Part 3: It Is Important to Know That the New Miss America Is Not a Pageant So Much as It Is an Elaborate ‘Job Interview’

As the women go backstage for what will be one of approximately 65 costume changes, Dancing With the Stars’ Carrie Ann Inaba—the primary host of the evening’s event—takes a moment to fill viewers in on what Miss America 2.0 is all about. “Over the next two hours,” Inaba says, “you are going to meet and hear from the 51 women who are applying for the job of Miss America and the scholarship that comes with it.” She adds, driving the new messaging home: “Make no mistake: Miss America is a full-time, 365-days-a-year job. And it is a dream job—one that gives the winner a chance to advance her talent, create a social-impact initiative, and the chance to make a real difference.”

They play the segment out to Aretha Franklin’s “Respect.”

The commercial break, this time around, includes an ad for Queen America, Facebook Watch’s upcoming Catherine Zeta-Jones show that seems to be mocking … pageants.

Part 4: More Substantial Introductions of the Job Interviewees

This particular pageant returns after the break to offer more detailed contestant candidate introductions. Miss Minnesota founded a skincare company, Ballerina Botanicals, whose products she sells on Etsy. Miss Florida was told as a young piano student that women can’t have careers as pianists, which “instilled a passion in me to ignore stereotypes.” Miss Colorado wants to be a professor at a university, where she can have a lab that works to help people with neurological disorders. Miss Connecticut works in a lab that is working “to reverse osteoarthritis.” Miss Oklahoma wants to be a human-rights attorney to help the victims of human trafficking. Miss Indiana’s mom came out when she was 12, “in a very small, conservative town,” and that single act of bravery “always encouraged me to be myself.” The contestants candidates are, on the whole, deeply impressive in their pursuits and accomplishments. The show plays out their interviews to Shania Twain’s “Man! I Feel Like a Woman.”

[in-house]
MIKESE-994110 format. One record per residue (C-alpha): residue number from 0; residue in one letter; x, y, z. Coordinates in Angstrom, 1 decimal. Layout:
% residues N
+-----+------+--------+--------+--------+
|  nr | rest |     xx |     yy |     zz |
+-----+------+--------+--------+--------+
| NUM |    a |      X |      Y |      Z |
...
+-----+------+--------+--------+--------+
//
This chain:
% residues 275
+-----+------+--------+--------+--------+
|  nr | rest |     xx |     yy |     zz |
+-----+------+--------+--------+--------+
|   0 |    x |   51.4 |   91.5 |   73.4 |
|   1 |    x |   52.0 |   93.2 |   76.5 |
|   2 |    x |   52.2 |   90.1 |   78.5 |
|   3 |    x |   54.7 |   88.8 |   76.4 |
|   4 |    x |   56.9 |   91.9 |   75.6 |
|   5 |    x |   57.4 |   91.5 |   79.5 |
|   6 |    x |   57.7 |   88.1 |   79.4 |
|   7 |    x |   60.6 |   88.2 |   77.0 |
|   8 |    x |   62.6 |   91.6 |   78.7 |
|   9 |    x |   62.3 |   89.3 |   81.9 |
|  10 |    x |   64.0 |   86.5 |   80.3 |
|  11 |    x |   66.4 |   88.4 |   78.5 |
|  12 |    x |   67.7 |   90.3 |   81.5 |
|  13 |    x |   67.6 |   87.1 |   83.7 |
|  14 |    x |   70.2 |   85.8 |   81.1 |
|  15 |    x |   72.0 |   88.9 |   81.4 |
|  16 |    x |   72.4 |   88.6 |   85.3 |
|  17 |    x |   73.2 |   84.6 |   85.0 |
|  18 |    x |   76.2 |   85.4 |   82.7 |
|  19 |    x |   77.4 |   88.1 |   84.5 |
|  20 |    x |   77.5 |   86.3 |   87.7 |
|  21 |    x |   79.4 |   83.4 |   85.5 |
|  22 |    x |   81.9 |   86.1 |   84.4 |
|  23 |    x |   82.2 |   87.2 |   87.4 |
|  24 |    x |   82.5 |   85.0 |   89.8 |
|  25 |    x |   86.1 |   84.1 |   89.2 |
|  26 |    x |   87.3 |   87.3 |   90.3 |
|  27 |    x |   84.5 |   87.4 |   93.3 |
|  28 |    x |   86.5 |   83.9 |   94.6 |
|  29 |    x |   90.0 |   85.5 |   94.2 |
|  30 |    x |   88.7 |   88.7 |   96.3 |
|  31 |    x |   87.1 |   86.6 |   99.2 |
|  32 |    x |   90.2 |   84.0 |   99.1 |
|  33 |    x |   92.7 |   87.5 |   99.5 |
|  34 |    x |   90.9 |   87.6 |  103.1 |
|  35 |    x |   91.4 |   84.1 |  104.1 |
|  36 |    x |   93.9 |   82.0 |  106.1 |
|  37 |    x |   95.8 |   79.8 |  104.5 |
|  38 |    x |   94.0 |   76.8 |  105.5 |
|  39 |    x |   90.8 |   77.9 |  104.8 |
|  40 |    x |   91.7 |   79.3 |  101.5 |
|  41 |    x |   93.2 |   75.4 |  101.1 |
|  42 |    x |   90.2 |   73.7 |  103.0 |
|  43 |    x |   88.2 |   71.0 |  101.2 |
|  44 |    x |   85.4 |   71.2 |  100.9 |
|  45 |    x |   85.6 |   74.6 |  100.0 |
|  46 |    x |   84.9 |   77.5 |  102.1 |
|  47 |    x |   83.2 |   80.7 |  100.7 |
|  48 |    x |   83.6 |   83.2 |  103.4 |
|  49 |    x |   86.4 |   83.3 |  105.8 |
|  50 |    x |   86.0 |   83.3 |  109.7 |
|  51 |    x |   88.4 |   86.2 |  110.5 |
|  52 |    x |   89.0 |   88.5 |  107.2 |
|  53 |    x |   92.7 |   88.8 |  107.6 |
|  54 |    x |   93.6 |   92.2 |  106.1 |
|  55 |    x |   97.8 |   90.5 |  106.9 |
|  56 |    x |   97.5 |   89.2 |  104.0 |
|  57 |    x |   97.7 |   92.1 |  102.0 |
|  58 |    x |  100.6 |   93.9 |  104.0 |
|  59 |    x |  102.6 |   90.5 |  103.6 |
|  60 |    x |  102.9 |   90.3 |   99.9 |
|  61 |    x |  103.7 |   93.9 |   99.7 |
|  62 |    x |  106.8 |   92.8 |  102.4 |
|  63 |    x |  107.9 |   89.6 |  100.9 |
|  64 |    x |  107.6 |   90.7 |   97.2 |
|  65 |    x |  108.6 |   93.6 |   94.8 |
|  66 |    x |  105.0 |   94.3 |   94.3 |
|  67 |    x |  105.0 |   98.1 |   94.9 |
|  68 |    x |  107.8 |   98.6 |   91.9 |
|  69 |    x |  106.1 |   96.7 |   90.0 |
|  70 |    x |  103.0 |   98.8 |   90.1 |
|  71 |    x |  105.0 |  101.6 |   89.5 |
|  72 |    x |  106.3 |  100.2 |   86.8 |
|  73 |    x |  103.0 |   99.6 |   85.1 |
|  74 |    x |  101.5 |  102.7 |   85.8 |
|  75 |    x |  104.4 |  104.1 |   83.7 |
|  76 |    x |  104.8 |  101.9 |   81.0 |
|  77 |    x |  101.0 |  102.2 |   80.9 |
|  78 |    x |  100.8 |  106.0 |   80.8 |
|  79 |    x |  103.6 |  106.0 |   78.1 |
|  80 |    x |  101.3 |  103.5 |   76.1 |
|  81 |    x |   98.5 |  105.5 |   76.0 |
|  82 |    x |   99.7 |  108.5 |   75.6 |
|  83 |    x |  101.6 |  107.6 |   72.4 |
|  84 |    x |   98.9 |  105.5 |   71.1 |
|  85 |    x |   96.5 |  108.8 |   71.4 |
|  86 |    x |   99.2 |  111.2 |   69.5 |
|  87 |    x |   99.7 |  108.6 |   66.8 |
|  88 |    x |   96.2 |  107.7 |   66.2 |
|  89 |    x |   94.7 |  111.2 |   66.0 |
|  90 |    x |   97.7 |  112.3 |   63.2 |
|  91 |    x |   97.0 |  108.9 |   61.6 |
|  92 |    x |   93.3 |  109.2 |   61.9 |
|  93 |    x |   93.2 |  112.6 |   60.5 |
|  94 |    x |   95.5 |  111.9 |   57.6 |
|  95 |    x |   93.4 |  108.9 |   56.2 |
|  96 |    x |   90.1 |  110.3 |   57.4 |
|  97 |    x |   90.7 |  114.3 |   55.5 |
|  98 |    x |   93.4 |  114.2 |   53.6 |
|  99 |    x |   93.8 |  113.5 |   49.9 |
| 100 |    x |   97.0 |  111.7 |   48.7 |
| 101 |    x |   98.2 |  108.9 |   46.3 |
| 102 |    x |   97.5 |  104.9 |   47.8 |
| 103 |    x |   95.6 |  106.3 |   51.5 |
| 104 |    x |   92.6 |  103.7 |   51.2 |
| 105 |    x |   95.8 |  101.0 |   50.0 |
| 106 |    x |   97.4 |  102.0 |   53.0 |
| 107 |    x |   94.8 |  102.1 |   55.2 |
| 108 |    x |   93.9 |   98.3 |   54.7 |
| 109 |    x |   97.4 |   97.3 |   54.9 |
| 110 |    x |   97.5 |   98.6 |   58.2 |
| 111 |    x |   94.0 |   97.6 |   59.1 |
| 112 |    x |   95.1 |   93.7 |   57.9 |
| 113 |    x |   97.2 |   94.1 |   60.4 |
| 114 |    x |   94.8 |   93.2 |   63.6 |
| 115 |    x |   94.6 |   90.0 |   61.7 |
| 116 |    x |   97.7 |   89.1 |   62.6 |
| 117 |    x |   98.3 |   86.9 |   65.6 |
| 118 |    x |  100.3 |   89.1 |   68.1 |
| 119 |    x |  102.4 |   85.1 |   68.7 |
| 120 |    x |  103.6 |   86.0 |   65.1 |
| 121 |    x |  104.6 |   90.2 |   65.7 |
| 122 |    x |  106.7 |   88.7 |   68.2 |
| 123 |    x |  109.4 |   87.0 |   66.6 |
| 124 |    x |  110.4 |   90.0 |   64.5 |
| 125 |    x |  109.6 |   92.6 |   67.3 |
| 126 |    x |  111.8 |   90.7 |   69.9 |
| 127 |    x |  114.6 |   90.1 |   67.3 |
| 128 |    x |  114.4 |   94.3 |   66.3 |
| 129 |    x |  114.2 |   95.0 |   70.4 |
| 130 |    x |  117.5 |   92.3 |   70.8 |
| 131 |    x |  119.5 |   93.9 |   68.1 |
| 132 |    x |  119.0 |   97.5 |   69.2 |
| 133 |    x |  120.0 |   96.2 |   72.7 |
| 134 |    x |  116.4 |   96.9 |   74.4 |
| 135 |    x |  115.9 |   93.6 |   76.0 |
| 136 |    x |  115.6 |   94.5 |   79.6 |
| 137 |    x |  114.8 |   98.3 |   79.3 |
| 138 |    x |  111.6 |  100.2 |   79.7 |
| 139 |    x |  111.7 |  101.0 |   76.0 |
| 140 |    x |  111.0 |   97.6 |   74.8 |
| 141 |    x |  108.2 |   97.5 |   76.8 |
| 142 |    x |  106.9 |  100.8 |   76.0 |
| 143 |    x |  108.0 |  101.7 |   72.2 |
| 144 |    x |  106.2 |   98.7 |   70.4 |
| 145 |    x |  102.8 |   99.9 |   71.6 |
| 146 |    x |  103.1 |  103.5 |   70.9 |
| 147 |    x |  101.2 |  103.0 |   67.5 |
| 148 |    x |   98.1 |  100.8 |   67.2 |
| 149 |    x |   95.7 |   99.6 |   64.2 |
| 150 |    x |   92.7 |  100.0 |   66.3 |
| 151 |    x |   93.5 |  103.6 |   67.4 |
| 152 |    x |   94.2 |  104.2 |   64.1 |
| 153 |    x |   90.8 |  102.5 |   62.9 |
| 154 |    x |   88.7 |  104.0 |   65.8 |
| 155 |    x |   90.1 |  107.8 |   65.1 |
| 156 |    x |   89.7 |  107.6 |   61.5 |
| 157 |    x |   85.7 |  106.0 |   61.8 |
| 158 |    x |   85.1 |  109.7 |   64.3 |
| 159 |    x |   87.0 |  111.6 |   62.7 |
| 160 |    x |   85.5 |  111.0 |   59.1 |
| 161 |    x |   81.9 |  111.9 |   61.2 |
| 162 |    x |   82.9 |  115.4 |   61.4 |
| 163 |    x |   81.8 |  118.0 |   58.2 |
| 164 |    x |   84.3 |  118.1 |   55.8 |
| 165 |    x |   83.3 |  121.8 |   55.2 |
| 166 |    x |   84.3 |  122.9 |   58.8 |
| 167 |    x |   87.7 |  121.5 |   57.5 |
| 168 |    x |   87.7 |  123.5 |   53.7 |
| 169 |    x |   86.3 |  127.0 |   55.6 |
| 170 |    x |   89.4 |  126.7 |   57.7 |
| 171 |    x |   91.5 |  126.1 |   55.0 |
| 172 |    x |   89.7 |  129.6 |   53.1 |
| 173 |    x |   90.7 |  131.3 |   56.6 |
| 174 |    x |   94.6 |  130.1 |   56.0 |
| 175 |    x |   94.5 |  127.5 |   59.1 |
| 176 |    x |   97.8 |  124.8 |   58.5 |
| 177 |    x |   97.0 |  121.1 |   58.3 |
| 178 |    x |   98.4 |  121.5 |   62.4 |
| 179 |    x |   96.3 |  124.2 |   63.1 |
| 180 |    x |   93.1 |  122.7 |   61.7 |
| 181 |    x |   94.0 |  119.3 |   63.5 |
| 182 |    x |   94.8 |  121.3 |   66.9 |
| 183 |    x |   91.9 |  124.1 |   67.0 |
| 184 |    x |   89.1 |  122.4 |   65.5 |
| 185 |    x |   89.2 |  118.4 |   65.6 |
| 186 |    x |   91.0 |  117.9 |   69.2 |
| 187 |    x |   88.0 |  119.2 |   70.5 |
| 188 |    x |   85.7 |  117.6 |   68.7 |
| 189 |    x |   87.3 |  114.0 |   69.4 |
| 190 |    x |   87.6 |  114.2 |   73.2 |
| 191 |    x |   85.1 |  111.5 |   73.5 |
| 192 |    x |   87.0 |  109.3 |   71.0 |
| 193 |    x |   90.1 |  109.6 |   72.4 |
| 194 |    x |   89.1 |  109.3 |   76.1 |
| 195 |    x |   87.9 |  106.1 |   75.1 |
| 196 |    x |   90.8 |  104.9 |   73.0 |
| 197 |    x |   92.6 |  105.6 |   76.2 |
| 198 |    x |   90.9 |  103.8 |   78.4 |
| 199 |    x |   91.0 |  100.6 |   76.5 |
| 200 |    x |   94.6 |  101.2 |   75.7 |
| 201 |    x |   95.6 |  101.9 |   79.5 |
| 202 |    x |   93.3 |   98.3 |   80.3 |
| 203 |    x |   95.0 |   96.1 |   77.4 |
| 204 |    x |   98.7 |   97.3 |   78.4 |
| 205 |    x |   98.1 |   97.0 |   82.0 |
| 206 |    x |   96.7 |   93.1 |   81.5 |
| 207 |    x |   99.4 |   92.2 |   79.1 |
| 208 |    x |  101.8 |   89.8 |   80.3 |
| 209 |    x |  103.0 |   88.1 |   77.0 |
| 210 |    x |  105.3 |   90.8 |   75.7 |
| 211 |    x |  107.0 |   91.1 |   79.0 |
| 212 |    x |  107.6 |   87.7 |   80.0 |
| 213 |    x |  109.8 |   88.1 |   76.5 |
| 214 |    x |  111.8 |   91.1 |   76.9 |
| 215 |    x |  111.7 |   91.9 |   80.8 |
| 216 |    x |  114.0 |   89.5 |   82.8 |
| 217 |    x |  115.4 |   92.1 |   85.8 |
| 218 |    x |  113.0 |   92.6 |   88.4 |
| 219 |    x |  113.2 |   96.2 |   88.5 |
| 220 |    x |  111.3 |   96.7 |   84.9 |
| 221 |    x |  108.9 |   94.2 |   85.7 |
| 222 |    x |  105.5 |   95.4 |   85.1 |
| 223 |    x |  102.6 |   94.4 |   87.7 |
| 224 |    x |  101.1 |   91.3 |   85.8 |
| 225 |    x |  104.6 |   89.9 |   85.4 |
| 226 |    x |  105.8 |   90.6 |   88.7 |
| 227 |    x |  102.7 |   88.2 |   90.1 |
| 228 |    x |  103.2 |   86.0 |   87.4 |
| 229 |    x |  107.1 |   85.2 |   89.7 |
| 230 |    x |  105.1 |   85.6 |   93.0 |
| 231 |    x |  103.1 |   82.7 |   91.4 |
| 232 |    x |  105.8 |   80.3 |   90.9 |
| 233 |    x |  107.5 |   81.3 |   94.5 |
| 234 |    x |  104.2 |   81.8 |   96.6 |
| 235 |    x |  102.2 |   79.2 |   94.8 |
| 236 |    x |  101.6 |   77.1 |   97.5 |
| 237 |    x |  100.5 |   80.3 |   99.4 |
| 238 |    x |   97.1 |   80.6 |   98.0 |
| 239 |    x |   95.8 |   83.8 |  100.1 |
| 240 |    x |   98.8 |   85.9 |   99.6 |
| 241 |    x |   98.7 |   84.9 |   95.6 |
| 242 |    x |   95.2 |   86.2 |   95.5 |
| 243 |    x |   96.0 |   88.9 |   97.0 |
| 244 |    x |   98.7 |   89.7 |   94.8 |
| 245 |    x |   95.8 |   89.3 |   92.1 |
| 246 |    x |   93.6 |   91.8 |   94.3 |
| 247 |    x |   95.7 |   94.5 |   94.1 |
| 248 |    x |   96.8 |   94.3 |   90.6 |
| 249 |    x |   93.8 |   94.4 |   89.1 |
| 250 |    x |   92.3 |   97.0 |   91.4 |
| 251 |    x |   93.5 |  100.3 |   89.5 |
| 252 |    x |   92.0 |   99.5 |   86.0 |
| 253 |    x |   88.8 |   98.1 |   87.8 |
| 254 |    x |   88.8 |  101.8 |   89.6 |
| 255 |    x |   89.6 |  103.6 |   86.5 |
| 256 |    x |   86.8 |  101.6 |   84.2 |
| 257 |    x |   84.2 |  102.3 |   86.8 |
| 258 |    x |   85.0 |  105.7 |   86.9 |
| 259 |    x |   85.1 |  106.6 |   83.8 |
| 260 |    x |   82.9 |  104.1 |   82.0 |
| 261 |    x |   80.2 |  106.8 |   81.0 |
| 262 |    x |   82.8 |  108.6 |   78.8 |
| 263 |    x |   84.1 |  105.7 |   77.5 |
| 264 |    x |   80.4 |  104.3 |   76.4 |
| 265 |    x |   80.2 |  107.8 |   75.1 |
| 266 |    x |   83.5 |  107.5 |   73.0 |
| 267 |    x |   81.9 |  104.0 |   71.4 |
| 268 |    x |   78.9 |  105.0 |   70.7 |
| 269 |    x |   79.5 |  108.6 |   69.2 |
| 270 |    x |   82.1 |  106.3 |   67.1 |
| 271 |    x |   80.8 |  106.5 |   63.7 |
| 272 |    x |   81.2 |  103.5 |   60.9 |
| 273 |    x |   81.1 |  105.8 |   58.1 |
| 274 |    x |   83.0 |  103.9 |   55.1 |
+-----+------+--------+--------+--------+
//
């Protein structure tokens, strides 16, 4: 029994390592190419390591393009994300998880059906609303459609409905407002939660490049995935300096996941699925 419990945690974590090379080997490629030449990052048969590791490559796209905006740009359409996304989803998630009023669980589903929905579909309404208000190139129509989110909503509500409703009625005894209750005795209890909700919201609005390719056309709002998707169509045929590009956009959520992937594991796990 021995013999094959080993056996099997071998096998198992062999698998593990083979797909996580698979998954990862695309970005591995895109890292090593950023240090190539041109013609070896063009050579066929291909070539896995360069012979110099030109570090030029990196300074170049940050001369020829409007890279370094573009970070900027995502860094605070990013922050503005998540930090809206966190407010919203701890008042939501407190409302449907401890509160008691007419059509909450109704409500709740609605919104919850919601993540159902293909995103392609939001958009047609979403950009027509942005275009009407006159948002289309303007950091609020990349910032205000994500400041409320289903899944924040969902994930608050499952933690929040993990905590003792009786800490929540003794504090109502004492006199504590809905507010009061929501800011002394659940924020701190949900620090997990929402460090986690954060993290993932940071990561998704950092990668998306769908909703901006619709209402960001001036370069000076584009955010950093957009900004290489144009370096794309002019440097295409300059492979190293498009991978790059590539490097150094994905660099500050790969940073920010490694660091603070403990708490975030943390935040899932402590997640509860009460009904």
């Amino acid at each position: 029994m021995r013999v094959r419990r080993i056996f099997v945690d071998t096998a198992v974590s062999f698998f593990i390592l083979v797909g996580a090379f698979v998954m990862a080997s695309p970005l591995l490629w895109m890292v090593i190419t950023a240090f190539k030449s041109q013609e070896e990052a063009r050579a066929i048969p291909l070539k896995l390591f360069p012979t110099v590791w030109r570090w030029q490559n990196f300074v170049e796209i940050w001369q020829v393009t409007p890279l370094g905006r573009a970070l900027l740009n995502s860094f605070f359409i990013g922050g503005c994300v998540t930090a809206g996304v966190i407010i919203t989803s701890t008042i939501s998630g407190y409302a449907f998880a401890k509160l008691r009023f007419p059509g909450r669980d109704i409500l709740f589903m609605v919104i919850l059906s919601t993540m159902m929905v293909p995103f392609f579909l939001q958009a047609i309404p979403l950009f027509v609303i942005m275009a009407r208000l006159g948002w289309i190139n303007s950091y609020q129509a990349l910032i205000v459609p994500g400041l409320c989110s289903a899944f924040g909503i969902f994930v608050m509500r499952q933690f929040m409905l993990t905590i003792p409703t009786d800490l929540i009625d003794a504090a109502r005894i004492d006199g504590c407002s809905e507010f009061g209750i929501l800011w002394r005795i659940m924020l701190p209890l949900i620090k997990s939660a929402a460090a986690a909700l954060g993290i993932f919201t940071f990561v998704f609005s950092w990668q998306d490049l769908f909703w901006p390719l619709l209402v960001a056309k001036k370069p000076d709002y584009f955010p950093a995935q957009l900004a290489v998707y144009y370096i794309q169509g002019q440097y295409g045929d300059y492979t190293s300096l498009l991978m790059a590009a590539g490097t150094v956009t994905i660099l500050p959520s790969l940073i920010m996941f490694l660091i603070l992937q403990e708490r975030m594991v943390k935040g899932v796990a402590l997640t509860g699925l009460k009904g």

Part 5: “Peer Interviews”

Now it’s time for one of the 2.0’ed question-and-answer sections: this one a series of “job interviews” in which contestants candidates answer questions written by their fellow contestants candidates. The judges for this new round—who will judge the remaining portions of the show—are introduced: Soledad O’Brien, Jessie James Decker, Laila Ali, Bobby Bones, Carnie Wilson (Do you think Inaba made a joke about “holding on”? You are extremely correct.), Alli Webb, and Randy Jackson. Each judge is introduced with a detailed job description. Most of the descriptions involve the term television personality.

The “peer interviews” happen quickly. Miss Washington asks Miss Idaho, on the nose–ily, to “explain why Miss America is still relevant.” (Miss Idaho’s answer focuses on the fact that Miss America is a scholarship organization.) Other pairings talk about the negative effects of social media. And about how to make sure that Miss America, the institution as well as its human embodiment, remains “relatable.” (Miss Florida: “What’s most important in being relatable is listening to others and their stories.”) Each woman is extremely skilled at grinning-while-talking. Inaba announces another commercial break, then breaks the news: “These 15 strong and confident candidates will soon be 10 strong and confident candidates.”